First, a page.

VICTORIA -- A popular downtown Victoria restaurant has begun charging an extra one per cent on all of its bills to help cover the costs of B.C.'s new Employers Health Tax (EHT).

The EHT came into effect on Jan. 1, 2020 in lieu of the province's previous Medical Services Plan (MSP), which charged individuals health care premiums. In December, BC Finance Minister Carole James said that the elimination of the MSP would save individuals up to $900 a year, and families up to $1,800.

However, since the EHT was announced, small businesses have been voicing concerns about the tax, saying that the financial burden of health care costs was merely shifted from individuals and onto business owners.

That's why, on Jan. 14, Belleville's Watering Hole – located in Victoria's inner harbour at 427 Belleville St. – started charging an extra one per cent on all of its bills.

"It's not a tax that we are putting on people," said Belleville's owner Rob Chyzowski. "We are trying to recover what it's going to cost me."

Chyzowski says that the added fee was the best option for the restauarant, which employees 90 staff members.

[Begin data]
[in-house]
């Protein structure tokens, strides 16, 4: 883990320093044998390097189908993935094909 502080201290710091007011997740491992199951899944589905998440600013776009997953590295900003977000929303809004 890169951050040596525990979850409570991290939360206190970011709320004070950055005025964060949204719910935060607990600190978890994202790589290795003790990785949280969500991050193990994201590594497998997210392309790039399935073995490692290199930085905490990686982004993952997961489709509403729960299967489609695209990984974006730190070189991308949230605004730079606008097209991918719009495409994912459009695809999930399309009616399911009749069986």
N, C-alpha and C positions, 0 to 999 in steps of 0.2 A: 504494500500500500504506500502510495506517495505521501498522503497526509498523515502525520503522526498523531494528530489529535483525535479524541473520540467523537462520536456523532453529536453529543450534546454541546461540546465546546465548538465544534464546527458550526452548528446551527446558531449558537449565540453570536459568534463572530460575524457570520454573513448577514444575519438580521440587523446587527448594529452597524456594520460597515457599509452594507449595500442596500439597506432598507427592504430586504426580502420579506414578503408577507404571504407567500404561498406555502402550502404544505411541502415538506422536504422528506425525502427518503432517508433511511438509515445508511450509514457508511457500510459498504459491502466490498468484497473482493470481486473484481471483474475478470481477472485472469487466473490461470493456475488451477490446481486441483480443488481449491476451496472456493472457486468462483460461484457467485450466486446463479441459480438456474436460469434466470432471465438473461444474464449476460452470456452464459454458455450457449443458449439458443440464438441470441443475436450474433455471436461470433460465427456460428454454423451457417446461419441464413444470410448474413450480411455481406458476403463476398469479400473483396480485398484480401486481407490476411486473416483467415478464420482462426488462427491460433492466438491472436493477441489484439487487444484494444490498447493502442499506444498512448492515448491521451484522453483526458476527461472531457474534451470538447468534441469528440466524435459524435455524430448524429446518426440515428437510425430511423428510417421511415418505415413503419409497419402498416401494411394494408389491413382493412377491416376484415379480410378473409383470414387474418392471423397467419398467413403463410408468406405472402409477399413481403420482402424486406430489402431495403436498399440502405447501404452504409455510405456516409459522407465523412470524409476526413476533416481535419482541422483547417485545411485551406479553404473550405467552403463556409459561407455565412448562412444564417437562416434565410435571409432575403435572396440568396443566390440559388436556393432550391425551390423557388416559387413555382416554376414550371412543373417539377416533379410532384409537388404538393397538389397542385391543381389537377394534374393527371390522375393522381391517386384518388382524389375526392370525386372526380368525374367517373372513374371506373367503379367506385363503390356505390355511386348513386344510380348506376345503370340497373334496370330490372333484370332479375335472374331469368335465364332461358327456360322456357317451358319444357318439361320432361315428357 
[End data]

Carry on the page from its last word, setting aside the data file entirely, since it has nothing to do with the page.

"It’s either add a fee, lay off staff, decrease portion sizes or increase prices,” he said. 

According to Chyzowski, nearly all of the restaurant's customers have been supportive of the surcharge since it was launched earlier this week. 

"99 per cent of customers are positive," said Chyzowski. "It's going to stay."

Under the EHT, businesses with a payroll of over $1.5 million face a tax of 1.95 percent, while companies with a payroll between $500,000 and $1.5 million pay a lower rate.

Businesses with payrolls under $500,000 are exempt from the EHT, though business owners of all kinds are still concerned about the added financial stress while profit margins in many industries are already thin.